Thursday, January 24, 2013

Steps to a Successful Phone Interview

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Telephone interviews have become a common step in today's hiring practice. Actually this new step makes sense both for the hiring company and for the candidate. Both are able to go beyond the thin pages of a job description and a submitted cover letter and resume and delve into the realms of expectations, personal skills, company culture and other areas related to both company and candidate discerning a successful match. Obviously, the company benefits also from not spending funds to fly in a candidate and to schedule managers' time to interview a qualified but unapt candidate; at the same time, the candidate, with a deeper knowledge of company culture and expectations, can be protected from spending time and emotional capital on pursuing an opportunity that would not eventually be a good match.

Typically a phone interview lasts between 30 to 60 minutes and should continue the honest exchange of basic information started through the job description and cover letter and resume. However, there are positives and negatives associated with a phone interview:

The Good News: You control your environment. Whether you are in your office, your home or sitting by the side of a pool, you choose where you want to be during the interview.

The Bad News: Since you can't see the person to whom you are speaking, you don't have an opportunity to read their body language. Also, since they cannot see your body language, you must be very clear and articulate your answers carefully so they will not be misinterpreted.

The Ugly News: Interviewers must make a quick decision about you without much information. Thirty minutes is not a long time to make a strong impression. In fact, the truth is that within the first 5 minutes of your conversation, some interviewers will have determined if you are going to be included in the next round of the process.

The goal of the phone interview is to get a face to face interview. (I have never been in a situation where a job was offered based solely on a phone interview.) Your primary goal during this phase of the interview process is to make it to the next round which is usually the face to face meeting.
Here are ten ways to help you succeed:

1. Choose a quiet, comfortable location to talk on the phone. The key word is QUIET. That means no barking dogs in the background, no toddlers wailing or tugging on your arm, no traffic noises in the background. You want to choose an inside area that has a door that can be shut.

2. Make sure you have GREAT phone reception. Have you ever had a conversation with someone who had poor telephone reception with a lot of ambient or background noise? It is very frustrating. Do not take a chance on this. If you have to use your mobile phone for the interview, make sure you are out of any windy areas and that you do not have to scream into the phone in order for someone to hear you. If you are accustomed to using headphones or any other hands-free device, make sure the reception is crystal clear. If you are using a mobile phone, make sure you have plenty of battery life. Have a charger handy just to make sure.

3. Have the documents in front of you. This would include your resume, the job description and any reference materials or research notes. Lay these out so that each one is easy to locate should you need to refer back to them.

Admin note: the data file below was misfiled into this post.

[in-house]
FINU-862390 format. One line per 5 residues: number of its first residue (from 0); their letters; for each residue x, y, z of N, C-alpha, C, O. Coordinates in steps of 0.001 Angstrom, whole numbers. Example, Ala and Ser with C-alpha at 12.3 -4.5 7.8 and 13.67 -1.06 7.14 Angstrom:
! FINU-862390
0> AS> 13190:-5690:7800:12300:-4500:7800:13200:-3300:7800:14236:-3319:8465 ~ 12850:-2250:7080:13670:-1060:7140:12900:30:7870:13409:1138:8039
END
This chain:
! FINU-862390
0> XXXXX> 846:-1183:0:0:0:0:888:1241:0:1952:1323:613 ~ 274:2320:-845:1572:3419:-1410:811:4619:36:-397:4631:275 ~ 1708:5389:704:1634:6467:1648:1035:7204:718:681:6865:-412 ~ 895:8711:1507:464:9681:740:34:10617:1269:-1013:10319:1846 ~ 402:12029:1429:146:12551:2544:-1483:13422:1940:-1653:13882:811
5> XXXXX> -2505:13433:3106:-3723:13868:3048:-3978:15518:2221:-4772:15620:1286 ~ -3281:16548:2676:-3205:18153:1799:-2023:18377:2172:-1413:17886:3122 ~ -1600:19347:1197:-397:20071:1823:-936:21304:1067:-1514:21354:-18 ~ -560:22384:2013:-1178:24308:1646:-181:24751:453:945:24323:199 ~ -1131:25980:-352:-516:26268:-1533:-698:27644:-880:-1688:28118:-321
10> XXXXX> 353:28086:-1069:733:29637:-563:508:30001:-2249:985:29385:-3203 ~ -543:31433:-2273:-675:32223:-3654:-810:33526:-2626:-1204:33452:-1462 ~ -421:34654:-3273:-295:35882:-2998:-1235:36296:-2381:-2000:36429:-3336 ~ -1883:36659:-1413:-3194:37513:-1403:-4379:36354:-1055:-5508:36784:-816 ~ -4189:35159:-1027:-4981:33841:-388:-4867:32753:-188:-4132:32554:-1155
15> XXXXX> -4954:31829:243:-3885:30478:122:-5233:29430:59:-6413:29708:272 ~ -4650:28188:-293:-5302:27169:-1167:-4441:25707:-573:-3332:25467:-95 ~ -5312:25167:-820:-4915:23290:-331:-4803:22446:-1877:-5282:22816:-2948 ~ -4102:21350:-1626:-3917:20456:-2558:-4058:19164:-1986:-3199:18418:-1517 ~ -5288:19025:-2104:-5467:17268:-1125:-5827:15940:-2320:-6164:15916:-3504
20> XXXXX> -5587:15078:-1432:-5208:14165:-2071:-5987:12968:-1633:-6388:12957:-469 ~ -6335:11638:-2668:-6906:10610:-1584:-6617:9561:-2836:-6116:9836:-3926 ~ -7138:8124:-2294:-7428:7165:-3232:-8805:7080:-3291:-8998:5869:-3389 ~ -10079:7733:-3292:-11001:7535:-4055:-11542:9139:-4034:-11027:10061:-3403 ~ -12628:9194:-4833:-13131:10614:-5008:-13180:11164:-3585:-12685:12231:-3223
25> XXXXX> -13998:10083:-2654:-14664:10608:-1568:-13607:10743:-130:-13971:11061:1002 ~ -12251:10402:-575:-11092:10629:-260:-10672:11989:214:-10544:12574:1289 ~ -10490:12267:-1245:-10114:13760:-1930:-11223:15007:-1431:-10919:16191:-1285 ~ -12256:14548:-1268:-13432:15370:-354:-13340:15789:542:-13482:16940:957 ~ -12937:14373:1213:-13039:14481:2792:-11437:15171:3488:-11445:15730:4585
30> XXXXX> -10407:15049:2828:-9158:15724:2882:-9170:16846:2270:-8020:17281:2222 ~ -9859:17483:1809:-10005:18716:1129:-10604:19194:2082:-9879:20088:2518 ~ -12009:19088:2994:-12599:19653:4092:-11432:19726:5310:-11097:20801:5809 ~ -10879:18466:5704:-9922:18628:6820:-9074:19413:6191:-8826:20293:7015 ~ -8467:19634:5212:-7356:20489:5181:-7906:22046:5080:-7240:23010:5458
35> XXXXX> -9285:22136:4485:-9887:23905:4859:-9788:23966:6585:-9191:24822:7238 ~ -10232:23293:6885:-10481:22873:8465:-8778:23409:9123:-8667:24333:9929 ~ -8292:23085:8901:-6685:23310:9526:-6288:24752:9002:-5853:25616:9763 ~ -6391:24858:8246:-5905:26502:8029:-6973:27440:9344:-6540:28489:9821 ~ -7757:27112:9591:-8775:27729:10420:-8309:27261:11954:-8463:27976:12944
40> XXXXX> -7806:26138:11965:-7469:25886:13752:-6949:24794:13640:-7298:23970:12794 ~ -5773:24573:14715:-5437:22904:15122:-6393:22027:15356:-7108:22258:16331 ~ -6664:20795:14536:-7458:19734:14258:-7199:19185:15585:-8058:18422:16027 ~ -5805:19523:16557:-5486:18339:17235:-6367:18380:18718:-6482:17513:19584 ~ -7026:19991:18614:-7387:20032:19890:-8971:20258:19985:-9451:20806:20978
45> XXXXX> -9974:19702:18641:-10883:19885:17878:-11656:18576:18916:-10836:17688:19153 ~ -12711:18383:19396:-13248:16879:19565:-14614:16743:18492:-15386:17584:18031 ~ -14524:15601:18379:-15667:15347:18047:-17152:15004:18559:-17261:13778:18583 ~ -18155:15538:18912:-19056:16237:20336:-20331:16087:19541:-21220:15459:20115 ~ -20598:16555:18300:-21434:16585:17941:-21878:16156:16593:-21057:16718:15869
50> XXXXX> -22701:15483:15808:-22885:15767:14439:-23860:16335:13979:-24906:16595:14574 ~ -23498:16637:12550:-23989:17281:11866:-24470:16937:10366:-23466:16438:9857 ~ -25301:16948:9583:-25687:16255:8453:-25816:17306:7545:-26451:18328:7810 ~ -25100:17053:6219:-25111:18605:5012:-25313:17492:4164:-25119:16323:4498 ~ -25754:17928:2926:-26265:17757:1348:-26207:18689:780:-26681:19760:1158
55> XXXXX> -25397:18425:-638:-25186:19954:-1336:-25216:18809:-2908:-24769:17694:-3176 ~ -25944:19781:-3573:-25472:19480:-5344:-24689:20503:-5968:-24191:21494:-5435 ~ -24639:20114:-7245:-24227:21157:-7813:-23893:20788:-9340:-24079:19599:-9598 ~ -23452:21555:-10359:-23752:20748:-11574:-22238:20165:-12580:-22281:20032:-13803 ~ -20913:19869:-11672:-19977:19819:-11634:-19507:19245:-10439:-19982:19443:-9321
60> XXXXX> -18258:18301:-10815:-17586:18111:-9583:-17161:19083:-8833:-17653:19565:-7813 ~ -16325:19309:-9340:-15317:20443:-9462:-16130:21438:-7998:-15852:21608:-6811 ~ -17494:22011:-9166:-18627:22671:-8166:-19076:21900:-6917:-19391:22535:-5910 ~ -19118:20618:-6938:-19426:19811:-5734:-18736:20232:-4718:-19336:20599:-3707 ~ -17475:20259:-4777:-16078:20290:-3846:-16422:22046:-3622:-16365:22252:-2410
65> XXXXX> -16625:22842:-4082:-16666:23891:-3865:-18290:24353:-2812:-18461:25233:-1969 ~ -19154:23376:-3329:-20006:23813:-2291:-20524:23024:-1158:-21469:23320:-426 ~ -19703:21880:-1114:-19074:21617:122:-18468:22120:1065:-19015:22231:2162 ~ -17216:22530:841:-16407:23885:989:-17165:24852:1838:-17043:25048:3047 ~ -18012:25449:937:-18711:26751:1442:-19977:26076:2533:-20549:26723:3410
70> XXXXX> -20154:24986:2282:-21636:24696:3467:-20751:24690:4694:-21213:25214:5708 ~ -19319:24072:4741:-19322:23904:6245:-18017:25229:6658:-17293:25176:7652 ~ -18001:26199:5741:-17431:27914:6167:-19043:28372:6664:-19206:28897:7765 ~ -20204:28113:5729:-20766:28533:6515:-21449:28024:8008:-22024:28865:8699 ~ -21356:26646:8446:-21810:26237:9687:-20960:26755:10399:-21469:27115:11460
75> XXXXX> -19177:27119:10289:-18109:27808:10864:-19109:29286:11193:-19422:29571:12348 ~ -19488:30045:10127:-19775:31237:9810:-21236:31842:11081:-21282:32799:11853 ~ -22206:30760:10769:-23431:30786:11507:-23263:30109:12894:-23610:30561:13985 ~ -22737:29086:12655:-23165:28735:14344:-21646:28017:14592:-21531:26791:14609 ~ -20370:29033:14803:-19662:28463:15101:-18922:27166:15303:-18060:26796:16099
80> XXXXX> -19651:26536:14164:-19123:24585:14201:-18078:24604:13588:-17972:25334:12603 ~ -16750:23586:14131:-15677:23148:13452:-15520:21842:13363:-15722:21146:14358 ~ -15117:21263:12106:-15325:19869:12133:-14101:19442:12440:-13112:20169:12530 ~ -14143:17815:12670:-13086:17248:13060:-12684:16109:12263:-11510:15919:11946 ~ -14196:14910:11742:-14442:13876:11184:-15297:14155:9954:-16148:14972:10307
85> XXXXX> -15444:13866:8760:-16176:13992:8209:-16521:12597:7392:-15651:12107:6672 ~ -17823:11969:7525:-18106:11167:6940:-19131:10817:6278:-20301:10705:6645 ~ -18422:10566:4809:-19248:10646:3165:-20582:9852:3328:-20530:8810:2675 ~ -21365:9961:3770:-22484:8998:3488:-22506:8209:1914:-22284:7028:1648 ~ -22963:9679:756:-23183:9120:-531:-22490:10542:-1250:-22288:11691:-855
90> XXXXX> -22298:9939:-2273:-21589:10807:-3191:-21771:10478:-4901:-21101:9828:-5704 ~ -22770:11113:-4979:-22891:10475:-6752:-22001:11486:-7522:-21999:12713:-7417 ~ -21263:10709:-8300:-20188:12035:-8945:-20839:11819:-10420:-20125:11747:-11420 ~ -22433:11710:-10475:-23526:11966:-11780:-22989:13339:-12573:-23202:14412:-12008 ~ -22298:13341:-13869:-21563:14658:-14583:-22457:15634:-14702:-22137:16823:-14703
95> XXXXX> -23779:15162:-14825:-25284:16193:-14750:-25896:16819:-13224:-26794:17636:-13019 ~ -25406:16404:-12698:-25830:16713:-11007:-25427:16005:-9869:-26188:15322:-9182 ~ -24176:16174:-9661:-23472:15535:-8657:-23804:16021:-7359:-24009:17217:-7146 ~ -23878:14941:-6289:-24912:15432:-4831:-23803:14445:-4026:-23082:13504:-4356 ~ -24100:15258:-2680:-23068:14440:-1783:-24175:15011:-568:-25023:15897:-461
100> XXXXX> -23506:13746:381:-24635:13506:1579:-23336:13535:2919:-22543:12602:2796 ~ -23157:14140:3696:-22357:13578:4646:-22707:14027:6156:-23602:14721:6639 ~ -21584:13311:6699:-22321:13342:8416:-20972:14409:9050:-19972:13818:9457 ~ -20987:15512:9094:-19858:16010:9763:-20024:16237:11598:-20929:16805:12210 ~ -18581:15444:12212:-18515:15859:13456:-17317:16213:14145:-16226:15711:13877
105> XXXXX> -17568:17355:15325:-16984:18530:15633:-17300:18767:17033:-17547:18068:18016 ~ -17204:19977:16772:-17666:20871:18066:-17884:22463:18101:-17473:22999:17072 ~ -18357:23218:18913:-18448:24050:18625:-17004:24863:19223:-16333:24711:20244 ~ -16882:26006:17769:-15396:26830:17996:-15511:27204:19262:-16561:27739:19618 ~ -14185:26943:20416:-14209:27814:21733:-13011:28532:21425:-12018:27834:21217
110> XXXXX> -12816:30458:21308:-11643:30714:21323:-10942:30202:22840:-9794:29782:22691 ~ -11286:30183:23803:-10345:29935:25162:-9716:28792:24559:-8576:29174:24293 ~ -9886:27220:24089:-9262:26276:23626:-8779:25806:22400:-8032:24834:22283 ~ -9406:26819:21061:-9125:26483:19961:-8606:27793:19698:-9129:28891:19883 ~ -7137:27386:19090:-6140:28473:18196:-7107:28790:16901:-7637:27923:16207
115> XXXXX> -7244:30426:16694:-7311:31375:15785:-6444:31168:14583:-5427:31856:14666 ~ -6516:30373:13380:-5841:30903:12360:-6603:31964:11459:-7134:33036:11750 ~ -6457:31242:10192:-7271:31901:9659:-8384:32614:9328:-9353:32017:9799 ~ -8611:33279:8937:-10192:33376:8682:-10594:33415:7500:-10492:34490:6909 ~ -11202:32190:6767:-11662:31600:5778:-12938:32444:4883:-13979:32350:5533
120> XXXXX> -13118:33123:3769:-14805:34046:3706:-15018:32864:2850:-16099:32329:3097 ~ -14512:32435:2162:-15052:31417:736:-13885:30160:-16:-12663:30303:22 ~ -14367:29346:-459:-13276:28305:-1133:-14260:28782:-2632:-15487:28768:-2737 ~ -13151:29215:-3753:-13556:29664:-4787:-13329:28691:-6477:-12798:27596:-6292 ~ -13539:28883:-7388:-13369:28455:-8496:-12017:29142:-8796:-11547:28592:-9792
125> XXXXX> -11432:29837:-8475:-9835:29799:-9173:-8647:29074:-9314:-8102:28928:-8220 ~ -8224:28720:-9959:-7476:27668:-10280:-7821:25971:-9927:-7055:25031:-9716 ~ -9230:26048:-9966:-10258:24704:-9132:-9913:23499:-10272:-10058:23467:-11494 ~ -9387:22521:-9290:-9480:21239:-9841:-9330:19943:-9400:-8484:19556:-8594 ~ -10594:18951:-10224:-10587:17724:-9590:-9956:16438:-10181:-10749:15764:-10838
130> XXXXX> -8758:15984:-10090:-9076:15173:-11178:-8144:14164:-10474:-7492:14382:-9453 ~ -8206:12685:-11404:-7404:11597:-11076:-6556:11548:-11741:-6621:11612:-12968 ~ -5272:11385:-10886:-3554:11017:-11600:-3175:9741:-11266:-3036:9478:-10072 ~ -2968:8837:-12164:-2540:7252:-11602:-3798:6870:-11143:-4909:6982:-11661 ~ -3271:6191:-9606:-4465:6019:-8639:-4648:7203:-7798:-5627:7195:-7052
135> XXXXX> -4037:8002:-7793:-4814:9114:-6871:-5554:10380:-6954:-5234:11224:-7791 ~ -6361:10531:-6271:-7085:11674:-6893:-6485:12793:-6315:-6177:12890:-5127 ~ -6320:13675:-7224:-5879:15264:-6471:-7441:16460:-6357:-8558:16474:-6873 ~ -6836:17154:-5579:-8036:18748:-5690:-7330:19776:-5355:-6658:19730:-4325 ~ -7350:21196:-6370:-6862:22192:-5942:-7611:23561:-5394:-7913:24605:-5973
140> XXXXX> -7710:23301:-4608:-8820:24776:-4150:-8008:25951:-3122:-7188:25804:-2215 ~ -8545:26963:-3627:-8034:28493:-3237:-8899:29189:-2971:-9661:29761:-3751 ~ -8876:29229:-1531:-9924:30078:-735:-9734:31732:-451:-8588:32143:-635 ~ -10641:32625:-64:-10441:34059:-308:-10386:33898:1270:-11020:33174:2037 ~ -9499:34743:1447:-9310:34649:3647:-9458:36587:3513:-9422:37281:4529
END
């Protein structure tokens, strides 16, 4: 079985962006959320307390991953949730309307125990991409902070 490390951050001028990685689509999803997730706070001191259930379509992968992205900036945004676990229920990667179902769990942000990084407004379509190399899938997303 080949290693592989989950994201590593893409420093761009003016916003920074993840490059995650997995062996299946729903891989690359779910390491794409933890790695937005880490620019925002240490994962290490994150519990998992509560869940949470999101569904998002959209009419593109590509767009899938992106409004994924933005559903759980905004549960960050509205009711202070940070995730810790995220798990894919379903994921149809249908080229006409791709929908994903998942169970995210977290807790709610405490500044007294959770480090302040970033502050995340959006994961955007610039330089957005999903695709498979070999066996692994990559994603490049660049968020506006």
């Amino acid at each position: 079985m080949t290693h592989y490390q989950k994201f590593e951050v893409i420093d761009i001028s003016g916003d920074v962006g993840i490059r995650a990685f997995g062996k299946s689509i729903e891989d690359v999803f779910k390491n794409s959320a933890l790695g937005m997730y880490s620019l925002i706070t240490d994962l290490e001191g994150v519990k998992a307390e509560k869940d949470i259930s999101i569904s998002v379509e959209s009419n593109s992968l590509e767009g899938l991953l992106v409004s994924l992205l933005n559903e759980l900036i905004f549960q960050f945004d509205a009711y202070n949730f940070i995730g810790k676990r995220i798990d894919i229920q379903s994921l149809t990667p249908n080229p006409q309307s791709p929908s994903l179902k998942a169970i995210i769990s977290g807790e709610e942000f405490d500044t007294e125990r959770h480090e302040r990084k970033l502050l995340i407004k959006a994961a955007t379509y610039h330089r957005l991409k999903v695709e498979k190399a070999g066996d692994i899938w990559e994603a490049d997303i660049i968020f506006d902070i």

4. Have a list of prepared questions already written down. You will feel more relaxed because you are better prepared AND you will come across as someone who prepared for the session. If the dynamics of the interview made it difficult to introduce your questions, you can wait and say at the end of the session "I wrote down some questions, let me see if we have covered them all." Then ask at least your most important questions. Remember that the phone interview should benefit your understanding of the company as well as the company's understanding of you and what you bring to the table.

5. Have a pen and pad of paper, and take fast and furious notes. Make sure you refer back to your notes when answering questions throughout the interview.

6. Have something to drink in case of dry mouth. Water or soda only, please. Save the alcohol for AFTER the interview.

7. Know who you are talking to and write their name down on a piece of paper. Write their name in BIG letters. Nothing will kill an interview more quickly than calling someone by the wrong or a mispronounced name or, even worse, forgetting their name.

8. Have a clock in front of you. You want to be cognizant of the time.

9. At the end of the session, if you like everything you have heard then be BOLD. Ask clearly and straightforwardly to take the next step in the process. Use a simple question like "So, Mr. Hiring Manager, from what we have discussed this afternoon, I am confident that I am the person you are looking for and that I have the skills to succeed. What is the next step in the process? I have my calendar in front of me; let's see what our schedules look like."

10. Thank them. You'd be surprised how many people forget to thank the interviewer with a quick follow-up email. Ask for their email address. The follow-up email is a great way to add value.
Following these steps will help you be more at ease during a phone interview. Knowing how to make use the phone interview to your advantage will help you move your job search forward.

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